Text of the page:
5. The Modified Butterfly – Unique
The modified butterfly is an unusual styling for bow ties. For example, this style is straight across the top. However, it dips down at the lower outer corners.
The modified butterfly is awesome for narrow to medium-sized faces who want to wear something a bit more unique than everyone else at the wedding.
To Tie, or Not To Tie – Learn the Types
Traditional styling for formal events such as weddings once demanded hand-tied bow ties.
However, nowadays fashion giants such as Esquire and GQ (formerly Gentlemen’s Quarterly) say it’s okay to wear pre-tied bow ties. With that in mind, there are three main types of bow ties available nowadays.
1. Tie one on
Self-tie bow ties are bow ties that you must tie yourself. Their imperfect shapes give them an elegant and unique sense of style. Also, they are not as common now as they were in decades past. Therefore, they are great for making a bold statement.
These are the best bow ties for telling the world you care enough to make the extra effort to tie your own bow tie.
Charvet Place Vendôme
Classic self-tie bow tie designers include Charvet Place Vendôme, a high-end shirt-maker and tailoring company located in Paris, France. Founded in 1838, Charvet has produced bow ties for royalty and heads of state for nearly two centuries earning it a place in the history of men’s high fashion design.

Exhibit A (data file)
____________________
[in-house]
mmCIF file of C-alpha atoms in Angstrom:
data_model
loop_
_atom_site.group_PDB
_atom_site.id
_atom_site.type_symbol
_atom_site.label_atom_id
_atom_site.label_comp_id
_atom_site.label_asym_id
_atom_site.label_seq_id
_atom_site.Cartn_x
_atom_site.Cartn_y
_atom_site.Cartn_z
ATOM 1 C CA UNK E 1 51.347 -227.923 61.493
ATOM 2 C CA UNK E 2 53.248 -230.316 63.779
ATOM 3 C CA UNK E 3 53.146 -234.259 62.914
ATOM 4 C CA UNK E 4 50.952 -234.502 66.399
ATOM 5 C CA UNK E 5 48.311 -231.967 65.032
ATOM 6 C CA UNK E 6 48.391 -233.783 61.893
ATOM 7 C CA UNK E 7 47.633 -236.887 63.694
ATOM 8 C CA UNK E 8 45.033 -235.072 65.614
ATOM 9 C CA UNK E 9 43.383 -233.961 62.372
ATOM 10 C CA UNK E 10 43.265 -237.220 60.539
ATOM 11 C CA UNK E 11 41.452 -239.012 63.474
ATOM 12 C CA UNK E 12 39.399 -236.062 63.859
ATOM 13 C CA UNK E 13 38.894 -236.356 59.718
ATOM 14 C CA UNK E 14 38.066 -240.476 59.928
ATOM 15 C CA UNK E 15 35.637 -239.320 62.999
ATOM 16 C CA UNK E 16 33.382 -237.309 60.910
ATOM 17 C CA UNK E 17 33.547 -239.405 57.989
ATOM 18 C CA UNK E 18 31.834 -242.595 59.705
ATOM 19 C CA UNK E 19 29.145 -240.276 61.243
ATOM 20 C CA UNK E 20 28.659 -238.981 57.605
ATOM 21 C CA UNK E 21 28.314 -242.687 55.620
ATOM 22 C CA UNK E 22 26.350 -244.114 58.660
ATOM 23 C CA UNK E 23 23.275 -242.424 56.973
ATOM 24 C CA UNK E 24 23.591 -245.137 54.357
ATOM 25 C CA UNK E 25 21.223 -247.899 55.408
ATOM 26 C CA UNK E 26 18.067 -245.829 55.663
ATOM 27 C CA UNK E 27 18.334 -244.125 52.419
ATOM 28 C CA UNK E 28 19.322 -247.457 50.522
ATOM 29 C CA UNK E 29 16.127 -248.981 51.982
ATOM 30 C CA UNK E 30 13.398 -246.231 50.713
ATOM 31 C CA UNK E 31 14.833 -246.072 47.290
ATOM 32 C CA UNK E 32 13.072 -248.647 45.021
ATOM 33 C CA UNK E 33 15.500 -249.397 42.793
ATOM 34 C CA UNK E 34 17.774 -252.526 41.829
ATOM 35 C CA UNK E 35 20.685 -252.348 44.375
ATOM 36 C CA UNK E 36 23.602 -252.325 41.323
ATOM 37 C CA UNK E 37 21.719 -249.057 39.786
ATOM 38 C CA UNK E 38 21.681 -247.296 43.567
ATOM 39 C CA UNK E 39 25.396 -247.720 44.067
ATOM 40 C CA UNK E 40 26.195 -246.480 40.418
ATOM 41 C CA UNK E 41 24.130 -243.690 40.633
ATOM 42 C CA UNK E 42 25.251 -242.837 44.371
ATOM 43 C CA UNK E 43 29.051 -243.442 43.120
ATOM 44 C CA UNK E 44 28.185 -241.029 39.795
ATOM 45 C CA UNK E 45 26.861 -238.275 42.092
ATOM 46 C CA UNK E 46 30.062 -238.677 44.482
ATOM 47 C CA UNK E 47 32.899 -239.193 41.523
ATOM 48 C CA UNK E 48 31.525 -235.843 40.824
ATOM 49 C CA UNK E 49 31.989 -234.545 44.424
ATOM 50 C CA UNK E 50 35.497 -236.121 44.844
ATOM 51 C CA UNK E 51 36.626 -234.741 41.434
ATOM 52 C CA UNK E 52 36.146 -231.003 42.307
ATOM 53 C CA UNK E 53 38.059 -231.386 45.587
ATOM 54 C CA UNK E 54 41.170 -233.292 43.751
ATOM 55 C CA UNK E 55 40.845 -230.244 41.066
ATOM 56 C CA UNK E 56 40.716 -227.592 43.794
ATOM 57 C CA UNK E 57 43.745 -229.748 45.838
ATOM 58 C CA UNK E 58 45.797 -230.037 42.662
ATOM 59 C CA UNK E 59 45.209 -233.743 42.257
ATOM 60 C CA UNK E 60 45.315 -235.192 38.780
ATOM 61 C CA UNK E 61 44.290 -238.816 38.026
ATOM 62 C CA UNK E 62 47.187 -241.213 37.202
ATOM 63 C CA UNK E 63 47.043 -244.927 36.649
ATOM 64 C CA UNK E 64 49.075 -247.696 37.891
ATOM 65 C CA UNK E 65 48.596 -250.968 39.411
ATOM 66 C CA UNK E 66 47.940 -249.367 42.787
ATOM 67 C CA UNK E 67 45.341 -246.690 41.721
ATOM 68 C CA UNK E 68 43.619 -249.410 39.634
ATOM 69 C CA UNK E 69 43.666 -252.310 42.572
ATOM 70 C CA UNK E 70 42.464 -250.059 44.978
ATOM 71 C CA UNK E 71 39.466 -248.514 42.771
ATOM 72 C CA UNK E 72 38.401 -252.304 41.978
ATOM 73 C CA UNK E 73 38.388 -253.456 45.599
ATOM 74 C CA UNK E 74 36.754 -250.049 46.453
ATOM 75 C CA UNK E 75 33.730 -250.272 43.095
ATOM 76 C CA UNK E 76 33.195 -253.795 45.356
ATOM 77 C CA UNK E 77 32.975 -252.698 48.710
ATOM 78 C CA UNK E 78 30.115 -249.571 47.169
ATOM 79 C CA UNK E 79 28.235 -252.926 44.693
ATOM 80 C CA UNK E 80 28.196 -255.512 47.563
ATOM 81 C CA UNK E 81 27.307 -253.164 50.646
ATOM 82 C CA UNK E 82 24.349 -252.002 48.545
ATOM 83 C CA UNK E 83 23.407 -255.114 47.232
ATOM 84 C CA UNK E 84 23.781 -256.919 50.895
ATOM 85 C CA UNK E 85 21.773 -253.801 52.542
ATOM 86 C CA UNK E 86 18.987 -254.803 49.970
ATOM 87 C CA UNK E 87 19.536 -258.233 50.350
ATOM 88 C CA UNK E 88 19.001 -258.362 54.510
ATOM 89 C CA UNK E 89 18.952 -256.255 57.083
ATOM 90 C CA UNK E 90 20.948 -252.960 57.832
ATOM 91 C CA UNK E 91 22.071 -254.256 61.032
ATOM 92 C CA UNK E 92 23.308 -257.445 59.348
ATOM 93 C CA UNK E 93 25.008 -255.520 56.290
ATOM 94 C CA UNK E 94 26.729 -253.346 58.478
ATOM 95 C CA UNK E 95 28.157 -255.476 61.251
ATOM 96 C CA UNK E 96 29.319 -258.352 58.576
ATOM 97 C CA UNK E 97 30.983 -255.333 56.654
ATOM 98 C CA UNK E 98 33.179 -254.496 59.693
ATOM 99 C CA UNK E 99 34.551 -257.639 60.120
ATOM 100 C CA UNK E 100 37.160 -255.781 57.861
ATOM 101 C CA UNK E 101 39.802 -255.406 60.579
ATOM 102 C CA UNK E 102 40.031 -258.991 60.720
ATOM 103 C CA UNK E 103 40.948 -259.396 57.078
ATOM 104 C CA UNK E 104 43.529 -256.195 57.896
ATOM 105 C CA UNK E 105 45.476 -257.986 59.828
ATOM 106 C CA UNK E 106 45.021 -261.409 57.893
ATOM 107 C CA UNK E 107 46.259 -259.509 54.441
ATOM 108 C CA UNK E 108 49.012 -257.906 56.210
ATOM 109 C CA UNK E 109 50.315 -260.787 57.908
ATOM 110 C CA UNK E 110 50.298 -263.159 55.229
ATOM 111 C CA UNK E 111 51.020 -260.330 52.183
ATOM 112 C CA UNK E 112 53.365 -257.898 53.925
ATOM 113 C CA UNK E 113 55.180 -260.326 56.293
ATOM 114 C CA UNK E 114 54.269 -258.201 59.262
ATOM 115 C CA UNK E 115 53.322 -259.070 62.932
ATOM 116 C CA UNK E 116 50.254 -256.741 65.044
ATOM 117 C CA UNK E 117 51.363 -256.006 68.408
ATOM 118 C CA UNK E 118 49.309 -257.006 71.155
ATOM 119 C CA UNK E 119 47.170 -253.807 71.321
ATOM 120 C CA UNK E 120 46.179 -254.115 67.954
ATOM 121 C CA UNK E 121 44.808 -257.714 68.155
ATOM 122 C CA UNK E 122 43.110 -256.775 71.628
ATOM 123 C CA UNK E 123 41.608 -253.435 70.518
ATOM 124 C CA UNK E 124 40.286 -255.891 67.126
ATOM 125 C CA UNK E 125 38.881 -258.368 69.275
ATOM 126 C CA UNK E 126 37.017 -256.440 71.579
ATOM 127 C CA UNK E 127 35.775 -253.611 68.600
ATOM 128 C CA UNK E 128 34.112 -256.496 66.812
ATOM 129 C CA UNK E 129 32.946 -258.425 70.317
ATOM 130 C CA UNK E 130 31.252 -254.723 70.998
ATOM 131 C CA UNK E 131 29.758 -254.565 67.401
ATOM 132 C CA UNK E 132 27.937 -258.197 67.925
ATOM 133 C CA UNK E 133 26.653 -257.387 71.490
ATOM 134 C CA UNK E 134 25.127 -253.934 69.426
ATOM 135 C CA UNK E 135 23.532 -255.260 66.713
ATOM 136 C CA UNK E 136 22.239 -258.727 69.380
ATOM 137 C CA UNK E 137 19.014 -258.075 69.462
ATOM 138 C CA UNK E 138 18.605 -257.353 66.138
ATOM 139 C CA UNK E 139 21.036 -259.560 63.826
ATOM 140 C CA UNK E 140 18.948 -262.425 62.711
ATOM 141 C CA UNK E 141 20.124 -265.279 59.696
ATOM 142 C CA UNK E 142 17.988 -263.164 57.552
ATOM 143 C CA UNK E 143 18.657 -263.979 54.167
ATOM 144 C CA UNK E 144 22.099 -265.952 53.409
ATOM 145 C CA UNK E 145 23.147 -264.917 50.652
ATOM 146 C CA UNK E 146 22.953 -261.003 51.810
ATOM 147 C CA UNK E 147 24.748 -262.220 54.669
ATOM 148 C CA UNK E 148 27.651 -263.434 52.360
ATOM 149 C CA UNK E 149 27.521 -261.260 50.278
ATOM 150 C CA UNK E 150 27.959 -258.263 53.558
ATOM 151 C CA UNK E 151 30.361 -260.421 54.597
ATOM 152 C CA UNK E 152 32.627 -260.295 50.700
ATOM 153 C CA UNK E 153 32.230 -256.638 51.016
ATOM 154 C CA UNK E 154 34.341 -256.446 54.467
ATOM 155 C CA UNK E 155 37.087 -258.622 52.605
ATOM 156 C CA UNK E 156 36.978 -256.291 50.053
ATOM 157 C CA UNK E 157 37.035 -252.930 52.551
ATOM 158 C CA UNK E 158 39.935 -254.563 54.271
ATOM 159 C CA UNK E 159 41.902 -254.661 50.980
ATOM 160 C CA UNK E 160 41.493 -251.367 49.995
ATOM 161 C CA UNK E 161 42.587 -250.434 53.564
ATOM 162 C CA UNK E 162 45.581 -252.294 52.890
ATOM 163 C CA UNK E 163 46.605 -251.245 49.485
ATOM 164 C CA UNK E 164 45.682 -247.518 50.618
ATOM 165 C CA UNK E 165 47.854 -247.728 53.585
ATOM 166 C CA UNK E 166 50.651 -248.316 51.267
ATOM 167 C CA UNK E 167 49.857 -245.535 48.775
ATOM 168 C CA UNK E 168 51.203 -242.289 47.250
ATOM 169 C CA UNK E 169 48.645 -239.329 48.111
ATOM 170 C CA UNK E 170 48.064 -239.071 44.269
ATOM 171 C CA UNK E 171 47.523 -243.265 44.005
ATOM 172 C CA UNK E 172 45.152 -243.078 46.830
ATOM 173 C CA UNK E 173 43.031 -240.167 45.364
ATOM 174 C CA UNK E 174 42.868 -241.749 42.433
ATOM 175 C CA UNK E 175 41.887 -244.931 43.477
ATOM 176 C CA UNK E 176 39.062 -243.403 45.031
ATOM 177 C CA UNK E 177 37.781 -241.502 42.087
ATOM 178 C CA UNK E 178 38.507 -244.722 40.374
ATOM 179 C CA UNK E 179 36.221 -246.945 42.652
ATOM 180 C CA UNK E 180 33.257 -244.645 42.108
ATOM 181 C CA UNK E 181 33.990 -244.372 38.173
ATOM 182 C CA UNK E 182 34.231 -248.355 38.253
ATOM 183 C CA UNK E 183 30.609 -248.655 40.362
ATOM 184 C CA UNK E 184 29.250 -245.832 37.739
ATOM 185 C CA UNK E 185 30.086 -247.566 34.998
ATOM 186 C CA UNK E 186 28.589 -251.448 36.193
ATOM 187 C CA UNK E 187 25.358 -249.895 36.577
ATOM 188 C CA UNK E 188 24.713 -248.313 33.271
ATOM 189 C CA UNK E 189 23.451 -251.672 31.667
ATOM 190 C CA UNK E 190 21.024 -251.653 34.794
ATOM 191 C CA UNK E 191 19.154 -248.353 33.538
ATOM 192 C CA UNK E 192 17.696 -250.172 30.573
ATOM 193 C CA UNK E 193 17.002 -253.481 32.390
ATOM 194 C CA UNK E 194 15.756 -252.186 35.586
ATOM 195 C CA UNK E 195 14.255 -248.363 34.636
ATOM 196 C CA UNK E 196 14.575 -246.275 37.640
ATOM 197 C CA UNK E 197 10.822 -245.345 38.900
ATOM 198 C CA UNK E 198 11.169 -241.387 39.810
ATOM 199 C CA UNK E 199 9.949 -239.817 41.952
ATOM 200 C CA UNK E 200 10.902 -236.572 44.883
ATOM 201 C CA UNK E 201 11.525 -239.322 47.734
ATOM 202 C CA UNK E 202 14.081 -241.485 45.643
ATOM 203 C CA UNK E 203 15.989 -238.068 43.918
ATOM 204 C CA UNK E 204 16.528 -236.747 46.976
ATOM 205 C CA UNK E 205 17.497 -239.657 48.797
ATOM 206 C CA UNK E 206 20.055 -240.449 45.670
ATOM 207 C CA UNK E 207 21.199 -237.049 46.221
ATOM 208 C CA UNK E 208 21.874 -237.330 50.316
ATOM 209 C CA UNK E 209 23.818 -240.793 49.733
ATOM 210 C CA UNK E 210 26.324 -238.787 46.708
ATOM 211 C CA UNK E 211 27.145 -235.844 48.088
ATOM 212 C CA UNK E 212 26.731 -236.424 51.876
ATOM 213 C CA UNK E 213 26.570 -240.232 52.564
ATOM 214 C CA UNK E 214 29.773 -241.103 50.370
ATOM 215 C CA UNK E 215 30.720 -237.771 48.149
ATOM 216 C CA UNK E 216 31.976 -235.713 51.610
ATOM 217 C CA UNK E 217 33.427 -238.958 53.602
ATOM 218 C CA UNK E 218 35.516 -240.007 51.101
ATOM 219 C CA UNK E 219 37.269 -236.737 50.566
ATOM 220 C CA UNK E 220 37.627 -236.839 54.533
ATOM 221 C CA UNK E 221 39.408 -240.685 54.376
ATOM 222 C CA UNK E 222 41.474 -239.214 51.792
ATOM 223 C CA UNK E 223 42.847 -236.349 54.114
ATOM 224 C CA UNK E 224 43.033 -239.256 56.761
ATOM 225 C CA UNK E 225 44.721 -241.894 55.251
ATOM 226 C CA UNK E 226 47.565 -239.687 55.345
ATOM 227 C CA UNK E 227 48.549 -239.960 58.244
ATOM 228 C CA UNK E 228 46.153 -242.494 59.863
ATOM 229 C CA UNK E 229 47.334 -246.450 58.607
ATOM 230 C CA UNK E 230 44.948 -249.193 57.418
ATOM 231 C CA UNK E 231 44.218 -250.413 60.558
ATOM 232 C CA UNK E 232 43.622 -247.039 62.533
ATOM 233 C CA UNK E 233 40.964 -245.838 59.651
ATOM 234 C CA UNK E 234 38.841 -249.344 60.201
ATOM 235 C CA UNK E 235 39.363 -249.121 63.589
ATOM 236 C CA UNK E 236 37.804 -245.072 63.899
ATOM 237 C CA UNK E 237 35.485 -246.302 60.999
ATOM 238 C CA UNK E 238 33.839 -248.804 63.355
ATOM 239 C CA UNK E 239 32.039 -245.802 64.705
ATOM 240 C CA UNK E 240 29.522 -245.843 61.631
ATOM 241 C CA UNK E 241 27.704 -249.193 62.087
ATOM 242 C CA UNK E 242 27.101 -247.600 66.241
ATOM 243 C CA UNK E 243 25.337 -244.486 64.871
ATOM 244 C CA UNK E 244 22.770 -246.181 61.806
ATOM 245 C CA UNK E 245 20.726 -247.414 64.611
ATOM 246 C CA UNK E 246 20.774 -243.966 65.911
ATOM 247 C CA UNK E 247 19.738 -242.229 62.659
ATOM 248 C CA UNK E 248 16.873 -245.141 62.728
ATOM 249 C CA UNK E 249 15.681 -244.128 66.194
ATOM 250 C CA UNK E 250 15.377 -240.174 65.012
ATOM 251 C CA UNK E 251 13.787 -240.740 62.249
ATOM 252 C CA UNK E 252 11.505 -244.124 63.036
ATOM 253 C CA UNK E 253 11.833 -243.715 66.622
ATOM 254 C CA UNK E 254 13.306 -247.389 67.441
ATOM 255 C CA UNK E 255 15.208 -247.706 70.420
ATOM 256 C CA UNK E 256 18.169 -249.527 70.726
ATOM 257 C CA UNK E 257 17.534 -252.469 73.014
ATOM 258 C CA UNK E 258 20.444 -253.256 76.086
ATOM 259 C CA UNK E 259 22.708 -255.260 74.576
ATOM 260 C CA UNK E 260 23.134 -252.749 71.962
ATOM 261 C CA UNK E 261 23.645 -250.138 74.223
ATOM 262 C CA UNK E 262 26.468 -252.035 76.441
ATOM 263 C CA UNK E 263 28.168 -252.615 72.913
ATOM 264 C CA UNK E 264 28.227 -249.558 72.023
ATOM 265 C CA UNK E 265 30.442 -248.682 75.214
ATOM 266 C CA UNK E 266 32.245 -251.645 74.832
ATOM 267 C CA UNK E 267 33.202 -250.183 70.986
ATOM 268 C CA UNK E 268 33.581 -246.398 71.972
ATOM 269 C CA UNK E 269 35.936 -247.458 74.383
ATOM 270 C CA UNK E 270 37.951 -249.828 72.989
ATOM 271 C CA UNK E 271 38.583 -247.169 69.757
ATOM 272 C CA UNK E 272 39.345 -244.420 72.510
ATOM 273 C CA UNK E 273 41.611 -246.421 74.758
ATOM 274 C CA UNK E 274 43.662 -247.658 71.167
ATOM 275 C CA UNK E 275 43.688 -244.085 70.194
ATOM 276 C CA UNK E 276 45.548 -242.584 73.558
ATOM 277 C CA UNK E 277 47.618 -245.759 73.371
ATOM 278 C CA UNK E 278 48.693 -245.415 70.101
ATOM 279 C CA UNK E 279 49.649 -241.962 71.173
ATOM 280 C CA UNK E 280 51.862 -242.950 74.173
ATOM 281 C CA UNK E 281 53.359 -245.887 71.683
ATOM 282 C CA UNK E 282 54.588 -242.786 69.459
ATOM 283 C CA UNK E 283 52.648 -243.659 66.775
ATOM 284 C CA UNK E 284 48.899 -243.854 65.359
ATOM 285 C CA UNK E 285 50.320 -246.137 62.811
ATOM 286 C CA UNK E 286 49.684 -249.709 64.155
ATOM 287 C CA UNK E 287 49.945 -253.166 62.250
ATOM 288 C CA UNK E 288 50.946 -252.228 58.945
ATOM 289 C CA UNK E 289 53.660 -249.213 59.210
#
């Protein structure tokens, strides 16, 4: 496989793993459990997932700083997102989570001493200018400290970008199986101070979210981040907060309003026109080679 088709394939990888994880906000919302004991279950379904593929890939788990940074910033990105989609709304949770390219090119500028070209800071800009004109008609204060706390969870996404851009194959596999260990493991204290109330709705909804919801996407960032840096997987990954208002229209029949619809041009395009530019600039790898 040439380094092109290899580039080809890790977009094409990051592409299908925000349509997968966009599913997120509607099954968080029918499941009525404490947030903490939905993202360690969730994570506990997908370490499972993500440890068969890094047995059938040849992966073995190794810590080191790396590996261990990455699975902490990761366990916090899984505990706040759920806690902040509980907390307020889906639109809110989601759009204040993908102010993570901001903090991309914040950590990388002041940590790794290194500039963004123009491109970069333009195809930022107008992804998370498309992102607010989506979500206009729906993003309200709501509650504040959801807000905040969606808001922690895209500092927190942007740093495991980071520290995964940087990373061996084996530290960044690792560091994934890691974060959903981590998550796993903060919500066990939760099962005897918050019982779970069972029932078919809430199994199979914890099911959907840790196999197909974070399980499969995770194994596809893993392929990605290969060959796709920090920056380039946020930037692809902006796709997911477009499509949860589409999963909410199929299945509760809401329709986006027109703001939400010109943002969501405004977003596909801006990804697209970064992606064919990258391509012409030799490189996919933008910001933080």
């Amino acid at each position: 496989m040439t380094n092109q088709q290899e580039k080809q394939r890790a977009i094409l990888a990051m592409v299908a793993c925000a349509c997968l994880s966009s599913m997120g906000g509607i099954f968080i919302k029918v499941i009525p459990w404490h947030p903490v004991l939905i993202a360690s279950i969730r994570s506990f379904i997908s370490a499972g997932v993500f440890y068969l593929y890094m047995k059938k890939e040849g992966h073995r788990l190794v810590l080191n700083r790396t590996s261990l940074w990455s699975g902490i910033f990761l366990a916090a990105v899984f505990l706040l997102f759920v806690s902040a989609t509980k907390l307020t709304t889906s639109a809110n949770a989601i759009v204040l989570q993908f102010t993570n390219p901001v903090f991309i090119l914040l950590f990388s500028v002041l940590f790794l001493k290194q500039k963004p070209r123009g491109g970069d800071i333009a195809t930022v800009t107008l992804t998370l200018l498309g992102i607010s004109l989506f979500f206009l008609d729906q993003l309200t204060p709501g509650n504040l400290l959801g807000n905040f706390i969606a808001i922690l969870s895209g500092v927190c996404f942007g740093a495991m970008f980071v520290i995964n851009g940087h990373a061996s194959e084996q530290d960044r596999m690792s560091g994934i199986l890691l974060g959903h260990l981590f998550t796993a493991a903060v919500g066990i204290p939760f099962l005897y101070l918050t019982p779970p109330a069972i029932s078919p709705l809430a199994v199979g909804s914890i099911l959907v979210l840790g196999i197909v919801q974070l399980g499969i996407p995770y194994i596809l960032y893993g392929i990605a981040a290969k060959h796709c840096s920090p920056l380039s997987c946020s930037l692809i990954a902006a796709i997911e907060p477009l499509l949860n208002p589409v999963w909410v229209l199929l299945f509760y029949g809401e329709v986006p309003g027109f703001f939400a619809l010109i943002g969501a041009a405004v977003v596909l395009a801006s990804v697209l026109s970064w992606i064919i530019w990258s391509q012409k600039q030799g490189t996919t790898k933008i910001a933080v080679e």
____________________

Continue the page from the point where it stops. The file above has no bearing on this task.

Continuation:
Duchamp is another top designer of bow ties, located in London, England. Founded in 1989 and named for French artist Marcel Duchamp, Duchamp bow ties are known for their bold colors and flamboyant design.
Paul Smith is another famed fashion designer and maker of elegant bow ties. Founded in 1970, his company distributes their fashion designs to nearly 100 countries and Paul Smith is considered by many to be Britain’s most celebrated living fashion designer. Like Duchamp, his style combines tradition with modernity.
2. Good looks the easy way